Montessori's view on a CRYING baby: Let it cry or give immediate ATTENTION?
"I have a three-month-old infant in my daycare who cries when he is not picked up.... His mother said that she lets him cry until he goes to sleep, she does not pick him up, as long as he is fed and dry. What is the Montessori view on this matter?"
Montessori philosophy supports the concept of allowing infants, toddlers, and preschoolers a time for frustration. That is to say, we should not run to a child's rescue whenever we see him "frustrated" (which is very different than crying!) because we need to allow him time to "work it out" on his own. But this is not the case with a three-month-old infant: they are not crying out of frustration because they are trying to turn over or crawl.
It begs the question, should you let a crying baby cry or give it immediate attention?
I am not talking about infants and falling sleeping, that is a separate issue! One (old/traditional) school of thought is to not run to it every time it cries (when it is not sleeping). Another is to not let a baby cry and go to it and attend to it.
Many studies have been done on infants since Maria Montessori's time, and the old fashioned view of letting a baby cry (or you will spoil it!) is actually harmful. So you need to consider what is developmentally appropriate.
If you have the book, Montessori from the Start, by Lillard and Jessen, she discusses crying on pages 223-226 and uses a family with an infant as an example. However, it is a very one-sided example and does not apply to all infants, and only supports the book's view (and Montessori's) of having more of a hands-off approach to babies (during play).
Instead, I highly recommend the book, The First Twelve Months of Life, by Caplan. His view is opposite of the one described in the Montessori book I mentioned, and it is based on lots of research and studies and experiments. I agree with his view that crying is your baby's first means of social communication and a way of expressing his or her various needs and feelings."Your baby will cry to let you know that he is lonely, wants attention, and is ready for play. Completely ignoring such cries may cause your infant to develop emotional problems."
I read about a study that was done (in a handout) when my son was born, and it said that when babies are left to cry, are under stress, and or are upset a lot (I'm paraphrasing it) their brain starts to secrete harmful hormones affecting brain development... much like the article I found here: "Can leaving a baby to 'cry it out' cause brain damage?" and like the attachment parenting article here "Responding to Baby’s Cries" (with LOTS of other links to other articles and blog posts).
In support of Montessori, it is important to know what stages of development the infant is in and to use your "power of observation."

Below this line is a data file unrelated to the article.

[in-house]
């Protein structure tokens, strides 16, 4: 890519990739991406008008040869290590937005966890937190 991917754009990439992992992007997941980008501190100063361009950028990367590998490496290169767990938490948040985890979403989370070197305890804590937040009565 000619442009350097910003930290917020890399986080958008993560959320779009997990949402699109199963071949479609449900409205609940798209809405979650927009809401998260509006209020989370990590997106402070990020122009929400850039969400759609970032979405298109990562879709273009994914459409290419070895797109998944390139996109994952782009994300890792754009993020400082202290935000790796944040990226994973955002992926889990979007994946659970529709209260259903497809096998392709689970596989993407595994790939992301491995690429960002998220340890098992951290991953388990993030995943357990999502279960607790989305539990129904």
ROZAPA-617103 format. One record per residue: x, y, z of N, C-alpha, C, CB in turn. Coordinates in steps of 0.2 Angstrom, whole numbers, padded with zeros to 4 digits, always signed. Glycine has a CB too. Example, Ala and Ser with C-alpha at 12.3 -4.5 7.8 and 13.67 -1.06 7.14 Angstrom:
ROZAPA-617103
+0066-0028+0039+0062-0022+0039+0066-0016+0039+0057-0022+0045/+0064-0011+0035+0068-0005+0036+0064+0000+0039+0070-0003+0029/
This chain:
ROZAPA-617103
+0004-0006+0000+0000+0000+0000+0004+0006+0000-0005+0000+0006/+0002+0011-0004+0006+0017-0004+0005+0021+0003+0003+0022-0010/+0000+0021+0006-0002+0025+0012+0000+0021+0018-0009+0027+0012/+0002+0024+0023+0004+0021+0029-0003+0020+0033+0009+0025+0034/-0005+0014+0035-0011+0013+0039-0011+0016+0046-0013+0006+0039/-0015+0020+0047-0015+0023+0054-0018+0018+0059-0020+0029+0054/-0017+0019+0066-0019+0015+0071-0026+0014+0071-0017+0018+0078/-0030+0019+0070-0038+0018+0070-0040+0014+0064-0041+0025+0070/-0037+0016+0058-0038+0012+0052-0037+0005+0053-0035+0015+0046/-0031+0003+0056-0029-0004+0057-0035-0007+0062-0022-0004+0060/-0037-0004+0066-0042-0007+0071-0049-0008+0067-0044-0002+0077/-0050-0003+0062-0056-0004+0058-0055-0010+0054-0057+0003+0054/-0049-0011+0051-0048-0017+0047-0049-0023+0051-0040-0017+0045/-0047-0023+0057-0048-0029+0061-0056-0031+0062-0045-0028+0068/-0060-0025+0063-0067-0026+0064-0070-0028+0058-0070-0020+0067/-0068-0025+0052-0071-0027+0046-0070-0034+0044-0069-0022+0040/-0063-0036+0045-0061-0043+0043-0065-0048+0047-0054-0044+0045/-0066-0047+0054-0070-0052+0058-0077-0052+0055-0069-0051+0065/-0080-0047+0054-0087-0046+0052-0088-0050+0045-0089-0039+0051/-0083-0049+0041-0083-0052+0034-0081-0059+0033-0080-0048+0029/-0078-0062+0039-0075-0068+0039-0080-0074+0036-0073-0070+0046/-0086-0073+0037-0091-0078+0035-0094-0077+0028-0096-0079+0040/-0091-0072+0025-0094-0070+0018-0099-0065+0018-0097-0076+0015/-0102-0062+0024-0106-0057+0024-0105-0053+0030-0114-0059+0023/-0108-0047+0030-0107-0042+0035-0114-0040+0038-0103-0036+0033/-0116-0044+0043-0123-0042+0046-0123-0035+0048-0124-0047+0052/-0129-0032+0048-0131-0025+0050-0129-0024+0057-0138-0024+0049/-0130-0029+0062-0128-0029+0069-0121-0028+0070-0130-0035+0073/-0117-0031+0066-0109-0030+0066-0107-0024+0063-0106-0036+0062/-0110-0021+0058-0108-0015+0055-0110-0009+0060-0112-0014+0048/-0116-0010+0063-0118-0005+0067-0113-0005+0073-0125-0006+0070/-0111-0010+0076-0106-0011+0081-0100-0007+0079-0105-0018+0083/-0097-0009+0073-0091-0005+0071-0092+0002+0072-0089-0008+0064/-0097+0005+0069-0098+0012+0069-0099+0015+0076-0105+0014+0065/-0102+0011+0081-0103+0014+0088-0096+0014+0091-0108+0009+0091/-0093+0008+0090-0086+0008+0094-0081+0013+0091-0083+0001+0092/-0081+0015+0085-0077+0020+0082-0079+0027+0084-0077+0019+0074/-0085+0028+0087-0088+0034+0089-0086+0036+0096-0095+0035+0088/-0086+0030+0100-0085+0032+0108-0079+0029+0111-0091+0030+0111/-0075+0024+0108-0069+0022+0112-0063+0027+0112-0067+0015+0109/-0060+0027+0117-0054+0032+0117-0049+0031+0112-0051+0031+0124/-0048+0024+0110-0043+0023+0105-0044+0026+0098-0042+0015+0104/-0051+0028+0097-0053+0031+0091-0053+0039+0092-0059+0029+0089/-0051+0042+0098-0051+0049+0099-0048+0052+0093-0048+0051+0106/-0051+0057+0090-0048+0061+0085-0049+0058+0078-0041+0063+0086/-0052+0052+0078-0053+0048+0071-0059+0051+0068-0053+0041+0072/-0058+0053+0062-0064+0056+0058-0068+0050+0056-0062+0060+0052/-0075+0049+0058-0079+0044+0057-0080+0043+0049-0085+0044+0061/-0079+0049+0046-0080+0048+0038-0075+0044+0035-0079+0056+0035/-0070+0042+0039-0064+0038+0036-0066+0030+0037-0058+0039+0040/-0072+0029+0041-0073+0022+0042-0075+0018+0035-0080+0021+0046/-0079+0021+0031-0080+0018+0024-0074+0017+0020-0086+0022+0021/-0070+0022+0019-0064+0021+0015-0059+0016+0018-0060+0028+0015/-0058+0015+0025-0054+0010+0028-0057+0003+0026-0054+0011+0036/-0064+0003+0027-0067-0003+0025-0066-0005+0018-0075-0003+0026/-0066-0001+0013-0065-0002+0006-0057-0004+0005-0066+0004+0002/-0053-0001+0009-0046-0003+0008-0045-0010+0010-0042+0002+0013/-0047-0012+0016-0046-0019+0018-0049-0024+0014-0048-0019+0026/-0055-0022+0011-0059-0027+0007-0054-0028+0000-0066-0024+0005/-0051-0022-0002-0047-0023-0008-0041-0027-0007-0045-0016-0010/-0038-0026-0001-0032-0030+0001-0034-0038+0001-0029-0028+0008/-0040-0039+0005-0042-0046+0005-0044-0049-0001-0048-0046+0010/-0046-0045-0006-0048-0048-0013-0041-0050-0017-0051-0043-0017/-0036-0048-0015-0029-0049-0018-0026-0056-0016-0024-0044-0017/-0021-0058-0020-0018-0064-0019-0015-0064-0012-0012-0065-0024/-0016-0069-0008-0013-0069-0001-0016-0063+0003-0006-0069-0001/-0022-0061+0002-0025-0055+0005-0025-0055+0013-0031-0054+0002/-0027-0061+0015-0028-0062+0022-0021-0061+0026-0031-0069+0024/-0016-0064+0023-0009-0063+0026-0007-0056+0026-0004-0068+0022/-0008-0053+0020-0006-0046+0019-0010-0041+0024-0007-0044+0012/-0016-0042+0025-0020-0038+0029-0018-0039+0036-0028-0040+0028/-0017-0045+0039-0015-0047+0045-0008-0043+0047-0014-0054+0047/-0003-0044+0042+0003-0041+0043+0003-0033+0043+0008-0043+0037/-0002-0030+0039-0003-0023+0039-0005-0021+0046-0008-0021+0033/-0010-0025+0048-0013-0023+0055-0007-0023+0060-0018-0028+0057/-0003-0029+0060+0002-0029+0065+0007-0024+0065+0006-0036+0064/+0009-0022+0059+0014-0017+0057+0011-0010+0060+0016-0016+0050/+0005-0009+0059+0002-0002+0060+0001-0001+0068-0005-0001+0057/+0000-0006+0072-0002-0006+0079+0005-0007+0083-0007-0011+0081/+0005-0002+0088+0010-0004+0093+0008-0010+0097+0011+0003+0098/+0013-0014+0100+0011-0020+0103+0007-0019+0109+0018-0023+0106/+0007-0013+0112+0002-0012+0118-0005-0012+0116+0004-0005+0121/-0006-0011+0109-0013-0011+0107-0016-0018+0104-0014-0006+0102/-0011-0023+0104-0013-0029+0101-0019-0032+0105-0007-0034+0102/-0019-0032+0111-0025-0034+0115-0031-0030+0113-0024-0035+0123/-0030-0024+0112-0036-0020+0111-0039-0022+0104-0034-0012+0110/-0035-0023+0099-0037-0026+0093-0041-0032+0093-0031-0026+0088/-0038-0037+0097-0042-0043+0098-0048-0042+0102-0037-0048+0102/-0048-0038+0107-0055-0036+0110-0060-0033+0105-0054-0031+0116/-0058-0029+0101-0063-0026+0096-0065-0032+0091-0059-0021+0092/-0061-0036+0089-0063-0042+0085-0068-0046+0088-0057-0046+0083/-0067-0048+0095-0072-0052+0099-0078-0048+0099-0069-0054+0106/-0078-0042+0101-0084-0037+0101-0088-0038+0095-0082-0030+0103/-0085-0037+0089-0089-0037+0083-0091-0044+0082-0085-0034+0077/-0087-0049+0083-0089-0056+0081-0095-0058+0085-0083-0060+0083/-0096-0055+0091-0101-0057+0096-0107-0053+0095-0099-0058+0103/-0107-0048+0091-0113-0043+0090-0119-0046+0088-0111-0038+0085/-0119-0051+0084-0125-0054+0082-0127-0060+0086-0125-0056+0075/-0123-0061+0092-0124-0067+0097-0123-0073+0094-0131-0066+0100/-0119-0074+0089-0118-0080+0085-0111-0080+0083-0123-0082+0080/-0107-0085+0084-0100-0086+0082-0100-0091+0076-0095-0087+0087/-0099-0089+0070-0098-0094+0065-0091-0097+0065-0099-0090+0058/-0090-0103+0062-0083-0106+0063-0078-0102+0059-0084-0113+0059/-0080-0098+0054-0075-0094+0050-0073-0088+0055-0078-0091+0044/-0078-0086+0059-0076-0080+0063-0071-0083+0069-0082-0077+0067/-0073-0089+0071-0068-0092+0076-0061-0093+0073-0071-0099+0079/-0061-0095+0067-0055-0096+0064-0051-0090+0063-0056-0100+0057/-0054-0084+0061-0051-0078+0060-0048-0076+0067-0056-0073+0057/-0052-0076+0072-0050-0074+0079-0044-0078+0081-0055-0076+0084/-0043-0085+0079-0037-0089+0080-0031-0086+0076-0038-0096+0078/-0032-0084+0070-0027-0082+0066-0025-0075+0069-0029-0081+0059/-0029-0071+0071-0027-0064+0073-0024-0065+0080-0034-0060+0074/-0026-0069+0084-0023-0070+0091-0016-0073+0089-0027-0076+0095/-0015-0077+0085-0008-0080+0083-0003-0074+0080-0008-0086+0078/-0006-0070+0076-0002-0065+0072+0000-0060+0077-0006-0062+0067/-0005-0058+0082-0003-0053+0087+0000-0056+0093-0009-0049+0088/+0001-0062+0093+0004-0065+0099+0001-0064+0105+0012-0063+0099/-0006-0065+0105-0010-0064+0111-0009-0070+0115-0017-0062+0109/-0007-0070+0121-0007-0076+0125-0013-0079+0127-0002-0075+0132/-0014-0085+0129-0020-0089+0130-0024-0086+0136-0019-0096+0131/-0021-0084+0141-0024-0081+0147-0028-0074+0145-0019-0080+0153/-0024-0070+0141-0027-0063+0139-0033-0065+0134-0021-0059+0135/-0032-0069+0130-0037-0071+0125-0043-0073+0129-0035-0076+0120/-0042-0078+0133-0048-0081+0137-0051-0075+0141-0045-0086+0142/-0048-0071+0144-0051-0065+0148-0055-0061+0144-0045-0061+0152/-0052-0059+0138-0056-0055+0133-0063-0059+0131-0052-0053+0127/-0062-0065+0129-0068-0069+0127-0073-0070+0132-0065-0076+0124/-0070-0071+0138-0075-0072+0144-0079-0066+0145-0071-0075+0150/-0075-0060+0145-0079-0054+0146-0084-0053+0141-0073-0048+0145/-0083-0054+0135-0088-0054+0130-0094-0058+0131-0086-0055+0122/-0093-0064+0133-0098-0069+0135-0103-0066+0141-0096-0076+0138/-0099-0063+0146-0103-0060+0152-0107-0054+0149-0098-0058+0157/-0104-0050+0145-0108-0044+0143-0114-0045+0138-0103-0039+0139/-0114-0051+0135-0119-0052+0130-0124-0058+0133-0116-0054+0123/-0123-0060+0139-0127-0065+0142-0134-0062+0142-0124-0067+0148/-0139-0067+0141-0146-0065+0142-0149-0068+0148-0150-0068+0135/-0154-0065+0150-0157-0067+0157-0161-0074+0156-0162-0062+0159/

Let's take three-month-olds for example. They are fascinated with their hands and feet, as well as people's faces (this is one reason they calm down when held). They also love rattles and touching hanging mobiles. I suggest putting "rattle socks" on the infant's hands and or feet to encourage them to explore the hands and feet, as well as a child-proof/baby safe mirror that they can peer into at eye level.
I also suggest putting up pictures of peoples faces (happy ones) around the room at eye level so the infant can see them, perhaps cut them out of magazines and tape them on the walls near floor level, changing area, etc.
Here are some more tips on three-month olds: they become very social and love to interact with a familiar adult (and get upset when that adult stops interacting with them); they can play for as long as 45 minutes; can see the objects in the room (rather than only in front of them as before); they enjoy "mouthing" objects including their hands (and what they are holding); and they try to explore their face using their hands, as well as try to "clasp" them together.
Suggested activities: low hanging mobiles, rattles, rubber rings, toys that squeak.
Other needs: "continuity of care" (doing the same things in the same order at the same time each day, as much as possible); affection; a stimulating environment; and repetition.
Lastly, I will leave you with my FAVORITE quote that you can share with other parents and educators:
Saying that a crying baby 'just wants attention' makes as much sense as saying 'He just wants food.' They are both real needs. Feed him if he is hungry, and if he is bored do not let him 'cry it out.' Try picking him up and bringing him into the family circle, where he can enjoy its richness.--Caplan.
I think Maria Montessori would agree with that!
Will work for COMMENTS! Leave me a comment or ask me a question here!
My Montessori online program for infants and tots is here.
My recommended reading for Montessori and infant development is here.
My other blog posts on infants are here.